Home of Metal Symposium and Workshop: Music Heritage, People and Place

Posted: October 19th, 2018 | Filed under: Calls for Papers | No Comments »

Friday 13-14th September 2019
Birmingham Centre for Media and Cultural Research
Birmingham City University

  1. Call for Papers


Friday 13th September 2019

This public symposium seeks to bring together researchers, policy makers, heritage and creative workers and musicians.

We welcome contributions from fans and heritage consumers in response to their experience of the Home of Metal exhibitions and events.

Home of Metal (HoM) is a heritage project created and led by the Capsule organization. Launched in 2011, supported by volunteers, building a crowd-sourced archive and curating a range of popular public events in Birmingham and the Black Country, HoM seeks to highlight and celebrate the value of Heavy Metal music and culture and the role in it of founding artists from the English midlands such as Black Sabbath, Led Zeppelin, and Judas Priest. In 2017 the project went international in its reach, exploring metal culture around the world with a particular focus on Black Sabbath. As a result, in 2019 a range of exhibitions and events will take place in ‘celebration of an artform created in Birmingham that maintains significant global reach and influence.’ The value of this approach is indicated by the Wall Street Journal that has described the genre as the real ‘World Music’, that ‘Heavy Metal has become the unlikely soundtrack of globalisation’ (2016).

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Music and Democracy: beyond Metaphors and Idealization

Posted: October 18th, 2018 | Filed under: Calls for Papers | No Comments »

21 June 2019
University of Huddersfield

Convened by Igor Contreras Zubillaga (British Academy Postdoctoral Fellow, University of Huddersfield) and Robert Adlington (University of Huddersfield)
Keynote speaker: Esteban Buch (CRAL/EHESS, Paris)

Democracy has been an ideal for musicians throughout the twentieth century and into the twenty-first. Musicians working in fields including modern composition, jazz, improvisation, orchestral social inclusion projects, and online networked performance have been drawn to democracy as a metaphor and ideal for legitimising their practice. How are we to understand such appeals to the concept of democracy, in the musical field? Although the concept of democracy tends spontaneously to arouse approval and adherence, consideration should be given to the great diversity of uses that have been made of it (and continue to be made nowadays), the multiplicity of forms of democracy, and the historicity of democratic systems. These complex facets of democracy became especially apparent in the political context of transition to democracy after an authoritarian regime, leading to a struggle between different ‘ideas’ of democracy. Therefore, a careful scrutiny of what ‘democratic’ means and a close analysis of the relations being produced, for whom, and why, seem necessary in each particular case.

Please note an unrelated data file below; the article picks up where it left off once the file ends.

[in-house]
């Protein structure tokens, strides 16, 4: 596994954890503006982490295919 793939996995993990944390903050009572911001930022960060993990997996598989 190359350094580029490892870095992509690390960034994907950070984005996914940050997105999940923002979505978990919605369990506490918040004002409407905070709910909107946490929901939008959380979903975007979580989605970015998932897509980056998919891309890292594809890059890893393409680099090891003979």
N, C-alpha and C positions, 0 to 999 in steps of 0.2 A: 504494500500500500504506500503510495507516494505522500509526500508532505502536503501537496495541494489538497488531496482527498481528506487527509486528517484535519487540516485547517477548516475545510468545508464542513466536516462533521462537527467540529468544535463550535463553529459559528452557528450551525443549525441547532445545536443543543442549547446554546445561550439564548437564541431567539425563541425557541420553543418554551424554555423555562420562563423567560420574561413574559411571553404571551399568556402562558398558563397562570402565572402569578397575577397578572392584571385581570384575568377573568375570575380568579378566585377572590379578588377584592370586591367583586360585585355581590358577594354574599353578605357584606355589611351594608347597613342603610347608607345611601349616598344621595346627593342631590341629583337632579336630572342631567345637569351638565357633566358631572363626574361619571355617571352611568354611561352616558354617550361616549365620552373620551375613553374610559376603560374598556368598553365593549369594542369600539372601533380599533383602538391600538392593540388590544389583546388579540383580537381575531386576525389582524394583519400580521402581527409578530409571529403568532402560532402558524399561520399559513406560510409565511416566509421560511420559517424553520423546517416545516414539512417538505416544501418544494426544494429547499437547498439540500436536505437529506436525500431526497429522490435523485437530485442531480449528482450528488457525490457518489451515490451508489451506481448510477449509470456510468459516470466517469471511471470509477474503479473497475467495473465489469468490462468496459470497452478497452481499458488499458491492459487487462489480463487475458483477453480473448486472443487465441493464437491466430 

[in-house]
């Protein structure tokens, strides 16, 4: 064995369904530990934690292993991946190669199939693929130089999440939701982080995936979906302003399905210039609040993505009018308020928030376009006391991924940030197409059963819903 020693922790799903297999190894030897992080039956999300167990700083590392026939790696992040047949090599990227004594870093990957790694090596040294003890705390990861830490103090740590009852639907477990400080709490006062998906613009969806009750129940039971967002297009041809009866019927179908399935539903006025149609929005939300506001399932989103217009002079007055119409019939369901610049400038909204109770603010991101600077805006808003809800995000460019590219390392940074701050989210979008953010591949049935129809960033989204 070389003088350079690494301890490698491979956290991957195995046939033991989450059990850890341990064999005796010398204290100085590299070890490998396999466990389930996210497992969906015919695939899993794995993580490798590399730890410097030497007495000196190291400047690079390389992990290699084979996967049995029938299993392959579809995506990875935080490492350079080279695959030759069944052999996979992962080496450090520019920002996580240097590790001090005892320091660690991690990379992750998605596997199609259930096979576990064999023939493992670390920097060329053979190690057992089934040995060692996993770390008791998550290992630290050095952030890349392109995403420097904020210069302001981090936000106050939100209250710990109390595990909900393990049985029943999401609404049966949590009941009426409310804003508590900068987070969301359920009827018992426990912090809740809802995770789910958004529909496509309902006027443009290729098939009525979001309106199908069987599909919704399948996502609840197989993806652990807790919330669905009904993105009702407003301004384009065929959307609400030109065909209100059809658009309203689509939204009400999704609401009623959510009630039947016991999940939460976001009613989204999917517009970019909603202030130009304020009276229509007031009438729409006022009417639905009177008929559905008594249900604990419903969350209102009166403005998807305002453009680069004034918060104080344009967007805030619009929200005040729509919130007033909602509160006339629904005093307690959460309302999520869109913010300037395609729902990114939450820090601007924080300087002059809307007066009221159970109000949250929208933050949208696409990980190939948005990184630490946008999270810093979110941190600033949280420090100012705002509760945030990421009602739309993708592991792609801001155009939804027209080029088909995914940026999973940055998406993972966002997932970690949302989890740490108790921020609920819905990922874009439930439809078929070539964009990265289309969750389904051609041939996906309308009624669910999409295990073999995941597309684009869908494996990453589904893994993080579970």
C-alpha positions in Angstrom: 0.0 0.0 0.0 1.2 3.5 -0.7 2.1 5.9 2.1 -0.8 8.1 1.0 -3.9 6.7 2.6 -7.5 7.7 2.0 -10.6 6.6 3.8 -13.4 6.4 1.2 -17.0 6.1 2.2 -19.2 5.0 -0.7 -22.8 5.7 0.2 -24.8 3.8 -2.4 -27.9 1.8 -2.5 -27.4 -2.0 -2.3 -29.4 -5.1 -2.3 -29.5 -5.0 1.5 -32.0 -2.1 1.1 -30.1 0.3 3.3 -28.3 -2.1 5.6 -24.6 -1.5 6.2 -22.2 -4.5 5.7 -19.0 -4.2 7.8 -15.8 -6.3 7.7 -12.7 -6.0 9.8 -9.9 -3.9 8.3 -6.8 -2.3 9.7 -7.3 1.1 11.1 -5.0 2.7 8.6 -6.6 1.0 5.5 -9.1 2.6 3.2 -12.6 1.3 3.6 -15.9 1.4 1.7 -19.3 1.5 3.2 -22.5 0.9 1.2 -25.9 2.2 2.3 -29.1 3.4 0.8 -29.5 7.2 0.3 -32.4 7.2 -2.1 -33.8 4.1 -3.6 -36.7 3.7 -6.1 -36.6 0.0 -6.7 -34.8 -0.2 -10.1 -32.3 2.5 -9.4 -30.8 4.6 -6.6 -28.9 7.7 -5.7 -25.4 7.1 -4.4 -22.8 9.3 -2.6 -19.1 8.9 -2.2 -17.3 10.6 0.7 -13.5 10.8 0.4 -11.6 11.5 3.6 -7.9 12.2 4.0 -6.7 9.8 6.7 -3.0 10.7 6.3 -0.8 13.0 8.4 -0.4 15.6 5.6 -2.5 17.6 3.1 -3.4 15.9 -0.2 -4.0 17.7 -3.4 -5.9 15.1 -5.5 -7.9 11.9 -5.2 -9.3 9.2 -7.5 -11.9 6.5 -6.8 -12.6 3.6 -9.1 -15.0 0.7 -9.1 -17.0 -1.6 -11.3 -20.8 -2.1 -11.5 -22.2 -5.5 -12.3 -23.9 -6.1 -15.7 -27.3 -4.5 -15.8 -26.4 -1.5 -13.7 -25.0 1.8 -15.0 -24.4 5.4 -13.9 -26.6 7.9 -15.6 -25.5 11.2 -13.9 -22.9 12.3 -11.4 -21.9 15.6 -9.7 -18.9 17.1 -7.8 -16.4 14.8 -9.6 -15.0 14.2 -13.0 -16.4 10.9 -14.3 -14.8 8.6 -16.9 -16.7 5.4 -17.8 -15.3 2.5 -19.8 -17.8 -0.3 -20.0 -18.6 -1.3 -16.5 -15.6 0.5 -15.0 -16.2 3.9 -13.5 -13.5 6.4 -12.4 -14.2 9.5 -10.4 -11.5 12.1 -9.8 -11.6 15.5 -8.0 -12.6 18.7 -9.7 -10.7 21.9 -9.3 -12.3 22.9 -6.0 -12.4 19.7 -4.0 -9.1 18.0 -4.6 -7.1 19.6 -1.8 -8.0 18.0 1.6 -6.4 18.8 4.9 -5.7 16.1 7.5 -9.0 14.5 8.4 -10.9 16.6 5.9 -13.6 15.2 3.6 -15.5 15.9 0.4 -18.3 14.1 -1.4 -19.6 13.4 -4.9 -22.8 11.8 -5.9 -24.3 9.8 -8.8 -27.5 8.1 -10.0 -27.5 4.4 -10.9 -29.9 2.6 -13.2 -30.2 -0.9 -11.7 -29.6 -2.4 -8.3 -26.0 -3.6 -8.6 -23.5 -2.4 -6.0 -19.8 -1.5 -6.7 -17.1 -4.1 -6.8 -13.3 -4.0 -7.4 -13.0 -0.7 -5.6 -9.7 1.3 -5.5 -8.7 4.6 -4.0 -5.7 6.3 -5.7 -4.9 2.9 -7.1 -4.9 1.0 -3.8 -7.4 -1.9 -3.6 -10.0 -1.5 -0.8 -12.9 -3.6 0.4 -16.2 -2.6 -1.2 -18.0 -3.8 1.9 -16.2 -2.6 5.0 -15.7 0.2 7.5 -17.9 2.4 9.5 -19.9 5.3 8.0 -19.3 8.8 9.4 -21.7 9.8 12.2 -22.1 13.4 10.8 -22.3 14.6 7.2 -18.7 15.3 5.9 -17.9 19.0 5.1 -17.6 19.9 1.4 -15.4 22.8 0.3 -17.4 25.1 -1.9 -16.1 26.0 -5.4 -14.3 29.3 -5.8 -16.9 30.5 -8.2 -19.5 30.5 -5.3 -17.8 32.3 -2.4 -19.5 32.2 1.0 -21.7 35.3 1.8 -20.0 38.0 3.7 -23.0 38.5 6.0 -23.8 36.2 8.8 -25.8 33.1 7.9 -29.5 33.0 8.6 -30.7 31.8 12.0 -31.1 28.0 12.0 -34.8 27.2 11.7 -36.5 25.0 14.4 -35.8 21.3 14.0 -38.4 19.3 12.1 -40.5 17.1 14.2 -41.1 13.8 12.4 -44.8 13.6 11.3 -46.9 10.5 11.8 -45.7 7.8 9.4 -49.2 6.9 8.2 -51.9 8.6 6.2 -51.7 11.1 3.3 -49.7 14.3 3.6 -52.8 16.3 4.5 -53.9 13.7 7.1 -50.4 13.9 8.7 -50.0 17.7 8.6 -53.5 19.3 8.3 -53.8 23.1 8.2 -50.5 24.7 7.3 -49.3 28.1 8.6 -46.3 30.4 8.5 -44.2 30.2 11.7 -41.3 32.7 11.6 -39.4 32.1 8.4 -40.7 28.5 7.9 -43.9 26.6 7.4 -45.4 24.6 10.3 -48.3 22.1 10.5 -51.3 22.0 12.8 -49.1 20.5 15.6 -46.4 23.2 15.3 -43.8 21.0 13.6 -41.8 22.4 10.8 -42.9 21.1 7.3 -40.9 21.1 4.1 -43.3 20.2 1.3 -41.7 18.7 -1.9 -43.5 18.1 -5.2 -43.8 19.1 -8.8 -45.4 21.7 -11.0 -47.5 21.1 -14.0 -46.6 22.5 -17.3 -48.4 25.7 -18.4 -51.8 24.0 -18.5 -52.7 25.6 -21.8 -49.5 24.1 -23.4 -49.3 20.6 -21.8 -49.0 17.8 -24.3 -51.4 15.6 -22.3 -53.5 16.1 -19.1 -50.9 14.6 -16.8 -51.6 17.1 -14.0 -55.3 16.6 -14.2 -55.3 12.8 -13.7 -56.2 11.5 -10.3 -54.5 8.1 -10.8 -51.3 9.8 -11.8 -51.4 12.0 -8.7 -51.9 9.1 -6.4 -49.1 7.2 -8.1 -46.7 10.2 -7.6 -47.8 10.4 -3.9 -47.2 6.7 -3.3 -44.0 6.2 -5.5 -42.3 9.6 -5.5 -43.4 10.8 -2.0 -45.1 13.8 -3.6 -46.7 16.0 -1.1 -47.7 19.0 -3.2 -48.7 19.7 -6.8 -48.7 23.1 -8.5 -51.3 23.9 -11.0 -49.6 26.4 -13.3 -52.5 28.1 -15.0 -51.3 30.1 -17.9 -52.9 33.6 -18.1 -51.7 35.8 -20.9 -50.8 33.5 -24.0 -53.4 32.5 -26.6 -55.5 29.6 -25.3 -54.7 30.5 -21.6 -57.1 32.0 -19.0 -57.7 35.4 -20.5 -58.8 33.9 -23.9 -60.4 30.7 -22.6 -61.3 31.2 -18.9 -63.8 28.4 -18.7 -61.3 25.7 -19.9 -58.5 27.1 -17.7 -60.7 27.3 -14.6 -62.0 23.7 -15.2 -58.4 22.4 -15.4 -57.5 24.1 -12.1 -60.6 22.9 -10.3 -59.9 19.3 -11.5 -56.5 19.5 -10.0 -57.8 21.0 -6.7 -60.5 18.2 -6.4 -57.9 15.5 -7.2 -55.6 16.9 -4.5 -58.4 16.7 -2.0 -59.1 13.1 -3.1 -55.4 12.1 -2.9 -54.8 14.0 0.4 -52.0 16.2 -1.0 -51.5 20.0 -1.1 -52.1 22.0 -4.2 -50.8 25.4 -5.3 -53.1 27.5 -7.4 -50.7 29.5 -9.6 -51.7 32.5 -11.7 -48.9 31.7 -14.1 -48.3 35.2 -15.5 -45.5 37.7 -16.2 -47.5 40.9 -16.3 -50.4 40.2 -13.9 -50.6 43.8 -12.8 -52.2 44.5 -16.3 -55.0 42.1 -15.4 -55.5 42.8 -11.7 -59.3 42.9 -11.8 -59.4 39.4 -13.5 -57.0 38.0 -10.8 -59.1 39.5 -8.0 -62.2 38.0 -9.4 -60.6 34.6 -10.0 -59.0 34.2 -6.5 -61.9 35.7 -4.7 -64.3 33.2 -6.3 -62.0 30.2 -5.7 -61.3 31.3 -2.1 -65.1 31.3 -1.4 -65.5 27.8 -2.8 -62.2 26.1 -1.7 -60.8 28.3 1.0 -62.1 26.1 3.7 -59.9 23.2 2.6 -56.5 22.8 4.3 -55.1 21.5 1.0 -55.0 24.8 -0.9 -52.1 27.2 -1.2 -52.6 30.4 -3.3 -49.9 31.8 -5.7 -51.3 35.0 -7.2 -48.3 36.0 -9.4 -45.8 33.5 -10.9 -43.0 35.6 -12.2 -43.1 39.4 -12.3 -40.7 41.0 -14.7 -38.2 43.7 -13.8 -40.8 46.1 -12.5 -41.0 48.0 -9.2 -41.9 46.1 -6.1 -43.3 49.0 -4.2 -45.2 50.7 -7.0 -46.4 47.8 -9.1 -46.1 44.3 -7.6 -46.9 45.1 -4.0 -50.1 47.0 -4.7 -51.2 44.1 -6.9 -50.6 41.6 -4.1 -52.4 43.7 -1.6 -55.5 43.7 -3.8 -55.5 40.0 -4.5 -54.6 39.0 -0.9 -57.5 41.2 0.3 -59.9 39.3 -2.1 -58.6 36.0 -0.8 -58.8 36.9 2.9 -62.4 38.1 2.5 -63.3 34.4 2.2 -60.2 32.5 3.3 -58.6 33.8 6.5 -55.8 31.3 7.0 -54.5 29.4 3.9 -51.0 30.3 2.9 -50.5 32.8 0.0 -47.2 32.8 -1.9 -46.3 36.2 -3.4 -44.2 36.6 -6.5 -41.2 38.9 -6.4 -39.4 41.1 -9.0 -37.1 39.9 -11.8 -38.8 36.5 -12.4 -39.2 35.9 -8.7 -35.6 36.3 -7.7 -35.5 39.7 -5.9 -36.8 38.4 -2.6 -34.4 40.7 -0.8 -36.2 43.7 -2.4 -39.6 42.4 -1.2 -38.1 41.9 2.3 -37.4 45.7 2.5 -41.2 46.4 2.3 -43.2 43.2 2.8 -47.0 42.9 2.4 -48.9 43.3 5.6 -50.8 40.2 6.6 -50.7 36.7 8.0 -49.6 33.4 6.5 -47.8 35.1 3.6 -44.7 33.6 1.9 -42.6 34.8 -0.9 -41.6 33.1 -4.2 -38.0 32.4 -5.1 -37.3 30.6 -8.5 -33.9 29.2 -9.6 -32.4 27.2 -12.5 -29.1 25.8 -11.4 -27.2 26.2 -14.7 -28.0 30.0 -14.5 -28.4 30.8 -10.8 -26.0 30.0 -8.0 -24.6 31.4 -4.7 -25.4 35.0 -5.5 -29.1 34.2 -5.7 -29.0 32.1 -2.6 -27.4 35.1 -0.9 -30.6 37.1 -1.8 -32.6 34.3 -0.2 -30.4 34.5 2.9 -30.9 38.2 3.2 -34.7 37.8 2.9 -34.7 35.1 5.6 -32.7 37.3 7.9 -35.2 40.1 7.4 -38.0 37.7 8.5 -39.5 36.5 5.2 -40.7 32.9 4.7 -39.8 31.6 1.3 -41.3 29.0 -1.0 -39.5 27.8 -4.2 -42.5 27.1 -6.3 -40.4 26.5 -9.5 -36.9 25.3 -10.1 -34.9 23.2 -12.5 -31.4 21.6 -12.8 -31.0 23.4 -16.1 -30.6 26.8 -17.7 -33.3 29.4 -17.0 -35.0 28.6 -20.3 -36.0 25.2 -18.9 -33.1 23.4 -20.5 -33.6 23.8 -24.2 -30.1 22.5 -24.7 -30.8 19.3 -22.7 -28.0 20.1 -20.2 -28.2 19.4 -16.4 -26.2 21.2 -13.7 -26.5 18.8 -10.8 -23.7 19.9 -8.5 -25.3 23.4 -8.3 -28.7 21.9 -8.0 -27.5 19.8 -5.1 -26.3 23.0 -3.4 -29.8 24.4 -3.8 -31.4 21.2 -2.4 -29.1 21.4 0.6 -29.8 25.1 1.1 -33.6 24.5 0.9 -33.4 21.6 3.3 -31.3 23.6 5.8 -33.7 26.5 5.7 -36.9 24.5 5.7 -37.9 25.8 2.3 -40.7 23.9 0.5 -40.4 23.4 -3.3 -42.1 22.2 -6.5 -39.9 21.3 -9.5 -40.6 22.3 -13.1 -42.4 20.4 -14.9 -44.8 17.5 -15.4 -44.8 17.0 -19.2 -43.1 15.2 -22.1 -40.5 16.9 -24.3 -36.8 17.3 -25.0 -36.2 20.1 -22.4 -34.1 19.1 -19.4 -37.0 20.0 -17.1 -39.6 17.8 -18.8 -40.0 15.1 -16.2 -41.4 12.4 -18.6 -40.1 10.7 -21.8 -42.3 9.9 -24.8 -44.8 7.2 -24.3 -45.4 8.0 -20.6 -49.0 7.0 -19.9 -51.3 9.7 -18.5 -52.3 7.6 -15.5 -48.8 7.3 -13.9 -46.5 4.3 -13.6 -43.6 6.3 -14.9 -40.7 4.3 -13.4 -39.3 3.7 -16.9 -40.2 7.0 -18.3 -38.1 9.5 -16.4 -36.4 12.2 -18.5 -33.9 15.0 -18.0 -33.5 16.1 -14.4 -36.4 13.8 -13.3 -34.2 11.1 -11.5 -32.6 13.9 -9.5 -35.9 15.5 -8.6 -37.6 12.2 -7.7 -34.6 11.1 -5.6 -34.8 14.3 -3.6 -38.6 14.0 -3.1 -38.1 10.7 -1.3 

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Music and Social Movements: A one-day symposium at Northumbria University

Posted: October 11th, 2018 | Filed under: Calls for Papers | No Comments »

30 November 2018

This symposium, funded by the US Embassy and Northumbria University, will bring together academic historians, graduate students, and teachers to examine the role that music played in various oppositional social movements that were active in the post-World War II period in the United States.

Participants will think through how we teach and write about the ways that popular music relates to minority group understanding, political protest, religious identity, and more. Topics for discussion will include Live Aid, feminism, oral history, protest, civil rights, and Childish Gambino’s ‘This is America.’ The event will include an interactive workshop at which participants will discuss how we interrogate and use documents related to music.